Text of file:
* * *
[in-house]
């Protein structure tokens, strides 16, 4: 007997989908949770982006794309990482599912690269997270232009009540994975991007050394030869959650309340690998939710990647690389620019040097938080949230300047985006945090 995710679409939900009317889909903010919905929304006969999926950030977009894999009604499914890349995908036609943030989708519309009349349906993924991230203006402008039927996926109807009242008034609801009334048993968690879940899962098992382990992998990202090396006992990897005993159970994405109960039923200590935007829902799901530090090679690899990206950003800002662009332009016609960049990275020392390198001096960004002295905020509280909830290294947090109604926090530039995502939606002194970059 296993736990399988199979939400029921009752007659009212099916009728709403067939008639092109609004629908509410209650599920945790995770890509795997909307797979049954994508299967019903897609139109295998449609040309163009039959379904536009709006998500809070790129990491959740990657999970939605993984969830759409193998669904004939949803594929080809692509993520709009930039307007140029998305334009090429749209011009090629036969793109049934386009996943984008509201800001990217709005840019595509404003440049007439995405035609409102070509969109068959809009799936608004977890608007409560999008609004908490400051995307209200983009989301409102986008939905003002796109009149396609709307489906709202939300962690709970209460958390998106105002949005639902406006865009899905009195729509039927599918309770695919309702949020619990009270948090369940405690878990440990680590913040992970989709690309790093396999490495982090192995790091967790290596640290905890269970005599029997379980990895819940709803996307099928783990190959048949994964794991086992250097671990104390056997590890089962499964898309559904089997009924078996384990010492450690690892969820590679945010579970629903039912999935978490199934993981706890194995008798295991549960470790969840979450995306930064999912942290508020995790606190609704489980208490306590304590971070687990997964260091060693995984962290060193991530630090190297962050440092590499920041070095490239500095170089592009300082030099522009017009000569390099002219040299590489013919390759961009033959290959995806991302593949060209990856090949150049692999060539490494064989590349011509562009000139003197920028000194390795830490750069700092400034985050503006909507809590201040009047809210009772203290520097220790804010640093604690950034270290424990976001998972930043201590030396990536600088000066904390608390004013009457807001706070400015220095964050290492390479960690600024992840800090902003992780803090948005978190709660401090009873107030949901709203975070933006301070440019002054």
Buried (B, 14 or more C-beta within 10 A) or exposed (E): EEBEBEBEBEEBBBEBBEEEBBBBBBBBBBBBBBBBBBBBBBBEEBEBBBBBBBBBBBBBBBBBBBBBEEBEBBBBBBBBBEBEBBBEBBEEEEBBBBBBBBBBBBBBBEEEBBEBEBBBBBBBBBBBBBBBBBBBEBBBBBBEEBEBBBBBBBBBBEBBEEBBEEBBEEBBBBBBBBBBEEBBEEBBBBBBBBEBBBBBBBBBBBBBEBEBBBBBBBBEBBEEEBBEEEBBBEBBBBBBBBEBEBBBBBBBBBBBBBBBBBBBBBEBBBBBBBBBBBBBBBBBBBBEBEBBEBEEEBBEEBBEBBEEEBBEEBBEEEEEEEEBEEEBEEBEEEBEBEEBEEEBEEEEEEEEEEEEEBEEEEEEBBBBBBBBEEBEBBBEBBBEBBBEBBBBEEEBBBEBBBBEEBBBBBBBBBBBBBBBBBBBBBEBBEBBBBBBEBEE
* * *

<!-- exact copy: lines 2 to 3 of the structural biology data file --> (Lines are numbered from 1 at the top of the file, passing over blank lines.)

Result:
């Protein structure tokens, strides 16, 4: 007997989908949770982006794309990482599912690269997270232009009540994975991007050394030869959650309340690998939710990647690389620019040097938080949230300047985006945090 995710679409939900009317889909903010919905929304006969999926950030977009894999009604499914890349995908036609943030989708519309009349349906993924991230203006402008039927996926109807009242008034609801009334048993968690879940899962098992382990992998990202090396006992990897005993159970994405109960039923200590935007829902799901530090090679690899990206950003800002662009332009016609960049990275020392390198001096960004002295905020509280909830290294947090109604926090530039995502939606002194970059 296993736990399988199979939400029921009752007659009212099916009728709403067939008639092109609004629908509410209650599920945790995770890509795997909307797979049954994508299967019903897609139109295998449609040309163009039959379904536009709006998500809070790129990491959740990657999970939605993984969830759409193998669904004939949803594929080809692509993520709009930039307007140029998305334009090429749209011009090629036969793109049934386009996943984008509201800001990217709005840019595509404003440049007439995405035609409102070509969109068959809009799936608004977890608007409560999008609004908490400051995307209200983009989301409102986008939905003002796109009149396609709307489906709202939300962690709970209460958390998106105002949005639902406006865009899905009195729509039927599918309770695919309702949020619990009270948090369940405690878990440990680590913040992970989709690309790093396999490495982090192995790091967790290596640290905890269970005599029997379980990895819940709803996307099928783990190959048949994964794991086992250097671990104390056997590890089962499964898309559904089997009924078996384990010492450690690892969820590679945010579970629903039912999935978490199934993981706890194995008798295991549960470790969840979450995306930064999912942290508020995790606190609704489980208490306590304590971070687990997964260091060693995984962290060193991530630090190297962050440092590499920041070095490239500095170089592009300082030099522009017009000569390099002219040299590489013919390759961009033959290959995806991302593949060209990856090949150049692999060539490494064989590349011509562009000139003197920028000194390795830490750069700092400034985050503006909507809590201040009047809210009772203290520097220790804010640093604690950034270290424990976001998972930043201590030396990536600088000066904390608390004013009457807001706070400015220095964050290492390479960690600024992840800090902003992780803090948005978190709660401090009873107030949901709203975070933006301070440019002054």
Buried (B, 14 or more C-beta within 10 A) or exposed (E): EEBEBEBEBEEBBBEBBEEEBBBBBBBBBBBBBBBBBBBBBBBEEBEBBBBBBBBBBBBBBBBBBBBBEEBEBBBBBBBBBEBEBBBEBBEEEEBBBBBBBBBBBBBBBEEEBBEBEBBBBBBBBBBBBBBBBBBBEBBBBBBEEBEBBBBBBBBBBEBBEEBBEEBBEEBBBBBBBBBBEEBBEEBBBBBBBBEBBBBBBBBBBBBBEBEBBBBBBBBEBBEEEBBEEEBBBEBBBBBBBBEBEBBBBBBBBBBBBBBBBBBBBBEBBBBBBBBBBBBBBBBBBBBEBEBBEBEEEBBEEBBEBBEEEBBEEBBEEEEEEEEBEEEBEEBEEEBEBEEBEEEBEEEEEEEEEEEEEBEEEEEEBBBBBBBBEEBEBBBEBBBEBBBEBBBBEEEBBBEBBBBEEBBBBBBBBBBBBBBBBBBBBBEBBEBBBBBBEBEE